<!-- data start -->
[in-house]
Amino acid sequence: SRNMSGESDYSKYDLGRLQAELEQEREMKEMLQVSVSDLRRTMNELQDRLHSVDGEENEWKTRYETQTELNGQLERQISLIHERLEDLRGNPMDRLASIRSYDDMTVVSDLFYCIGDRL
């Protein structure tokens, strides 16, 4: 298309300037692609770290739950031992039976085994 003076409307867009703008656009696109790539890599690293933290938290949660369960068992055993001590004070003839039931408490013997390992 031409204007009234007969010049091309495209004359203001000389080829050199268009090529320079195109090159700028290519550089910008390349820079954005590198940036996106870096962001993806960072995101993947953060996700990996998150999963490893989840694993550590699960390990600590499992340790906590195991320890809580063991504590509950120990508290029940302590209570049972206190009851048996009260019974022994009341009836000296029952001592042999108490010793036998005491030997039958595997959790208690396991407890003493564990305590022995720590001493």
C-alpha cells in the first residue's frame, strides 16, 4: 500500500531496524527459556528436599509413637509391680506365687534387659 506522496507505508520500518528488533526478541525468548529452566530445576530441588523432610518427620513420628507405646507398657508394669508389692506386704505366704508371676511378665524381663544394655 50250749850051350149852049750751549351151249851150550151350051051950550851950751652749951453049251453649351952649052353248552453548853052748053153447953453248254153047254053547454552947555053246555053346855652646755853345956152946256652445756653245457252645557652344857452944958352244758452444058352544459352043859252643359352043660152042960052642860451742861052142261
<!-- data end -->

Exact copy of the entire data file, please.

[in-house]
Amino acid sequence: SRNMSGESDYSKYDLGRLQAELEQEREMKEMLQVSVSDLRRTMNELQDRLHSVDGEENEWKTRYETQTELNGQLERQISLIHERLEDLRGNPMDRLASIRSYDDMTVVSDLFYCIGDRL
């Protein structure tokens, strides 16, 4: 298309300037692609770290739950031992039976085994 003076409307867009703008656009696109790539890599690293933290938290949660369960068992055993001590004070003839039931408490013997390992 031409204007009234007969010049091309495209004359203001000389080829050199268009090529320079195109090159700028290519550089910008390349820079954005590198940036996106870096962001993806960072995101993947953060996700990996998150999963490893989840694993550590699960390990600590499992340790906590195991320890809580063991504590509950120990508290029940302590209570049972206190009851048996009260019974022994009341009836000296029952001592042999108490010793036998005491030997039958595997959790208690396991407890003493564990305590022995720590001493």
C-alpha cells in the first residue's frame, strides 16, 4: 500500500531496524527459556528436599509413637509391680506365687534387659 506522496507505508520500518528488533526478541525468548529452566530445576530441588523432610518427620513420628507405646507398657508394669508389692506386704505366704508371676511378665524381663544394655 50250749850051350149852049750751549351151249851150550151350051051950550851950751652749951453049251453649351952649052353248552453548853052748053153447953453248254153047254053547454552947555053246555053346855652646755853345956152946256652445756653245457252645557652344857452944958352244758452444058352544459352043859252643359352043660152042960052642860451742861052142261